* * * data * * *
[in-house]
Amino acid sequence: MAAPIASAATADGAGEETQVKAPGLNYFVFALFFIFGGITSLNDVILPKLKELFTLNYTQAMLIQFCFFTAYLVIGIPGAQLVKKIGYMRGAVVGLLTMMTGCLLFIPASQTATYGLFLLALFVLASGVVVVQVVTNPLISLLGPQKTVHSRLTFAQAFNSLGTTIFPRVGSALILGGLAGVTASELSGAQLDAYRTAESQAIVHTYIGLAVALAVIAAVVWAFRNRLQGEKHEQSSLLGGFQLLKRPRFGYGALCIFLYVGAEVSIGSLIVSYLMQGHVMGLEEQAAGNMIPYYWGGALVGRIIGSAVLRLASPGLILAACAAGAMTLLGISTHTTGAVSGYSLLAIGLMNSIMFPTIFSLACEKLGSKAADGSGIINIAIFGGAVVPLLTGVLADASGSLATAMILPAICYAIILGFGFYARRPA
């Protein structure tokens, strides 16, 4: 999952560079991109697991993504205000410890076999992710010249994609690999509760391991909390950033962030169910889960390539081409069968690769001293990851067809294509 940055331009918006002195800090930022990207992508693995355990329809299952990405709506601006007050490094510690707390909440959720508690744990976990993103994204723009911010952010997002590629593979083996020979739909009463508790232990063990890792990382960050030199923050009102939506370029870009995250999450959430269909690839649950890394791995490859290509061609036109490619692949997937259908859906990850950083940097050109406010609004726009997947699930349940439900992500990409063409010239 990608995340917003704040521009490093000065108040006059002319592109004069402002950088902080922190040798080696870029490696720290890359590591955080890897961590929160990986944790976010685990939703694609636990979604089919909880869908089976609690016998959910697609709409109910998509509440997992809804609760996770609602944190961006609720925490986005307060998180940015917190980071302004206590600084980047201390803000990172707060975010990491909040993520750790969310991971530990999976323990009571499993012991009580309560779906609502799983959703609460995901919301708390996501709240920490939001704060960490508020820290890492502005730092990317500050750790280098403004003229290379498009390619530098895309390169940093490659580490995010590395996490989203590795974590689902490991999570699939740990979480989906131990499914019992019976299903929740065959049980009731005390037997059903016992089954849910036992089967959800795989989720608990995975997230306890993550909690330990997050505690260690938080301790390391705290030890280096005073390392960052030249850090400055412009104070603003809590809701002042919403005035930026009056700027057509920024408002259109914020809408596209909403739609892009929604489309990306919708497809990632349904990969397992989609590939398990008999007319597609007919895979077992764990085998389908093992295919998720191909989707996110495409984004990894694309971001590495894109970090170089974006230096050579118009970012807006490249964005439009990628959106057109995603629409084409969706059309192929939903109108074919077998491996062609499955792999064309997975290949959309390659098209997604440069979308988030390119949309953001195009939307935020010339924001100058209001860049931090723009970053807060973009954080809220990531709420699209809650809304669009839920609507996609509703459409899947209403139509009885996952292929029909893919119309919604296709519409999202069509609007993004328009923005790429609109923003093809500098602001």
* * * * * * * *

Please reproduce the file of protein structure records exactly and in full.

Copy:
[in-house]
Amino acid sequence: MAAPIASAATADGAGEETQVKAPGLNYFVFALFFIFGGITSLNDVILPKLKELFTLNYTQAMLIQFCFFTAYLVIGIPGAQLVKKIGYMRGAVVGLLTMMTGCLLFIPASQTATYGLFLLALFVLASGVVVVQVVTNPLISLLGPQKTVHSRLTFAQAFNSLGTTIFPRVGSALILGGLAGVTASELSGAQLDAYRTAESQAIVHTYIGLAVALAVIAAVVWAFRNRLQGEKHEQSSLLGGFQLLKRPRFGYGALCIFLYVGAEVSIGSLIVSYLMQGHVMGLEEQAAGNMIPYYWGGALVGRIIGSAVLRLASPGLILAACAAGAMTLLGISTHTTGAVSGYSLLAIGLMNSIMFPTIFSLACEKLGSKAADGSGIINIAIFGGAVVPLLTGVLADASGSLATAMILPAICYAIILGFGFYARRPA
């Protein structure tokens, strides 16, 4: 999952560079991109697991993504205000410890076999992710010249994609690999509760391991909390950033962030169910889960390539081409069968690769001293990851067809294509 940055331009918006002195800090930022990207992508693995355990329809299952990405709506601006007050490094510690707390909440959720508690744990976990993103994204723009911010952010997002590629593979083996020979739909009463508790232990063990890792990382960050030199923050009102939506370029870009995250999450959430269909690839649950890394791995490859290509061609036109490619692949997937259908859906990850950083940097050109406010609004726009997947699930349940439900992500990409063409010239 990608995340917003704040521009490093000065108040006059002319592109004069402002950088902080922190040798080696870029490696720290890359590591955080890897961590929160990986944790976010685990939703694609636990979604089919909880869908089976609690016998959910697609709409109910998509509440997992809804609760996770609602944190961006609720925490986005307060998180940015917190980071302004206590600084980047201390803000990172707060975010990491909040993520750790969310991971530990999976323990009571499993012991009580309560779906609502799983959703609460995901919301708390996501709240920490939001704060960490508020820290890492502005730092990317500050750790280098403004003229290379498009390619530098895309390169940093490659580490995010590395996490989203590795974590689902490991999570699939740990979480989906131990499914019992019976299903929740065959049980009731005390037997059903016992089954849910036992089967959800795989989720608990995975997230306890993550909690330990997050505690260690938080301790390391705290030890280096005073390392960052030249850090400055412009104070603003809590809701002042919403005035930026009056700027057509920024408002259109914020809408596209909403739609892009929604489309990306919708497809990632349904990969397992989609590939398990008999007319597609007919895979077992764990085998389908093992295919998720191909989707996110495409984004990894694309971001590495894109970090170089974006230096050579118009970012807006490249964005439009990628959106057109995603629409084409969706059309192929939903109108074919077998491996062609499955792999064309997975290949959309390659098209997604440069979308988030390119949309953001195009939307935020010339924001100058209001860049931090723009970053807060973009954080809220990531709420699209809650809304669009839920609507996609509703459409899947209403139509009885996952292929029909893919119309919604296709519409999202069509609007993004328009923005790429609109923003093809500098602001």